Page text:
Trouble In The Travel Industry

The airline industry has been offering historic deals to attract back customers, especially their bread and butter the business traveler. Some airline companies have been offering their elite travelers double miles.

Or, they’re offering lower prices on flights, including American’s $147 fare from Chicago to Dublin. Americans are also looking for ways to make money off of tickets, vouchers or airline miles that they can’t use and are turning to sites like www.FlyHub.com to try and cash in on the online bargain hunters.

But, there’s plenty of trouble outside the airline industry. Theme parks like Disney are cutting deals on the park entrance fees and hotels. Places like Knots Berry Farm in Buena Park, CA, are offering all inclusive packages that include an all-you-can-eat buffet. Park attendance and sales within the parks are dramatically down. Ride lines are shorter than they’ve ever been in recent memory.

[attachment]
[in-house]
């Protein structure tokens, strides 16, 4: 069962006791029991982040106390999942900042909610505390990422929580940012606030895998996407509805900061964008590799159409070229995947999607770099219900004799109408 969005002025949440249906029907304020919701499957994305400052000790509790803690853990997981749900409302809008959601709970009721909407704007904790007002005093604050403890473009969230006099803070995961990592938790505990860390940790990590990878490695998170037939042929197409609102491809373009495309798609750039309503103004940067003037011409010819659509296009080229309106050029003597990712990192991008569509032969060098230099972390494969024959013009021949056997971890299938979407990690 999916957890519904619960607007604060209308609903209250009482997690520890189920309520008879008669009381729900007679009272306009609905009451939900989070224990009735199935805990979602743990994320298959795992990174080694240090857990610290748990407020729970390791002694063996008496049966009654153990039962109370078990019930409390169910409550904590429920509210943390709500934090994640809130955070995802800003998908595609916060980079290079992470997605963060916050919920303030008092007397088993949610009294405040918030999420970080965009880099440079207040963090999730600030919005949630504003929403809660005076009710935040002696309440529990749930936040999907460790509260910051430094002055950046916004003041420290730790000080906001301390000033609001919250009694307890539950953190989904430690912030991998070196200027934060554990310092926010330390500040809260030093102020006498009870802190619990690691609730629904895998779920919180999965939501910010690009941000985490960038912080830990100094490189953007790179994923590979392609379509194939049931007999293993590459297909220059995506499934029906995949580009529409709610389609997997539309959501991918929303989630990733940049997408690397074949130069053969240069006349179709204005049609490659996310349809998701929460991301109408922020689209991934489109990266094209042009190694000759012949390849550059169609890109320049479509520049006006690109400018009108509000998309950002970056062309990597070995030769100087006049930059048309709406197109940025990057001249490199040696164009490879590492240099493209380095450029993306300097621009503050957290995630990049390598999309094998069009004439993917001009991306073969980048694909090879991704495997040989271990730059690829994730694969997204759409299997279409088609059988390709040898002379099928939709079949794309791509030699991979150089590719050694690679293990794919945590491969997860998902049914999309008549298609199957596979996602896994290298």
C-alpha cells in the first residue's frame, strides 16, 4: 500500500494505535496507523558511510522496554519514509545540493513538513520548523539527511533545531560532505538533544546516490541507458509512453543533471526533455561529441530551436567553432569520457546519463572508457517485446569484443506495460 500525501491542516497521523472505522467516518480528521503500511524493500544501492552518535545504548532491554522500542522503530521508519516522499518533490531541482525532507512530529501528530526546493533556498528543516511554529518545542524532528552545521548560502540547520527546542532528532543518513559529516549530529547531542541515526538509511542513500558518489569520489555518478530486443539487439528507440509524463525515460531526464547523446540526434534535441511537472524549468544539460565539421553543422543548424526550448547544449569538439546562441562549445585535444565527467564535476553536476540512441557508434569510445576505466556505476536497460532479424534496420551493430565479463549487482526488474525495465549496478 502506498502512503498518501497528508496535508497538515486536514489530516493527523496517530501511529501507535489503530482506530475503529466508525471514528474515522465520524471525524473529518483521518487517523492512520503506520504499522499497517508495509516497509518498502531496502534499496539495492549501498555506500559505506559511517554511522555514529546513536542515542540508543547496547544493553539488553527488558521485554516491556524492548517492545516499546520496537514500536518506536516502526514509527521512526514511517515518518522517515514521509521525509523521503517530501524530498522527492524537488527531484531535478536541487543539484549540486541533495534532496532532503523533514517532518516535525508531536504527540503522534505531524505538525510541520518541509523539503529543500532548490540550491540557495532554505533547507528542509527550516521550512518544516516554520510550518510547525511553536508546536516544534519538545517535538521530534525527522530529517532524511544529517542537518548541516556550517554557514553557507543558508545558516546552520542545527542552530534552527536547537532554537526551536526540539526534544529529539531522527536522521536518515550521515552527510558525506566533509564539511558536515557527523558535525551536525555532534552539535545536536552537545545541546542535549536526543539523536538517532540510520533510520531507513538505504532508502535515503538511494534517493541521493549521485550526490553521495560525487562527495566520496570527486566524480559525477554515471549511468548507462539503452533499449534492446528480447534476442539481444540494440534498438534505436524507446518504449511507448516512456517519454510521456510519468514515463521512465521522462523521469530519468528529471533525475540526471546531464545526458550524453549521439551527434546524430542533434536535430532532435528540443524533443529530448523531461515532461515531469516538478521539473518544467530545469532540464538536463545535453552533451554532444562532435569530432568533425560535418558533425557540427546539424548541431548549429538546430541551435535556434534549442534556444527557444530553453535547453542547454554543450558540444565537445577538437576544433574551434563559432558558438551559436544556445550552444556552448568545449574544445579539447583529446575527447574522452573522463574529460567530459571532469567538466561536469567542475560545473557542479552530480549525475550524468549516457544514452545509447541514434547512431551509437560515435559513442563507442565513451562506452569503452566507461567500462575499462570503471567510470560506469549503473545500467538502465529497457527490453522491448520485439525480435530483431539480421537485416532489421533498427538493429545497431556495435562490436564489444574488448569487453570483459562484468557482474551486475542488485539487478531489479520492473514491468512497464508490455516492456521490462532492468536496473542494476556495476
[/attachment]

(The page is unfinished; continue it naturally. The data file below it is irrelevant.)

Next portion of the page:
Hotels are also feeling the tightening belt of Americans. Hotel Del Coronado in California is offering 50 percent off the second night of stay. For a luxury hotel like this one, it’s extremely rare to see these type of discounts. Vacation homes in Dewey Beach, DE, are also not yet booked for the summer vacationers. It seems that people are just waiting to see whether or not they have jobs or money before booking their vacations.

The ski slopes are also being dramatically hurt by the bad economy. Vail Resort in Vail, CO, has just laid off nearly half of its workforce. Steamboat Springs, another major ski destination in Colorado, is giving away free ski lift tickets when visitors book a three-night stay.

Restaurants in tourist towns are seeing empty tables a lot more than they used to. Special dining weeks like the Denver Restaurant Week and the Los Angeles Restaurant Week are being extended to try to tempt diners back with a cheaper three-course meal.

With many people predicting a lessening of the economic downturn by the end of this year, the ski resorts and winter destinations may not be able to take advantage of any rise in consumer confidence. The summer vacation destinations are crossing their fingers and hoping for better days to come.

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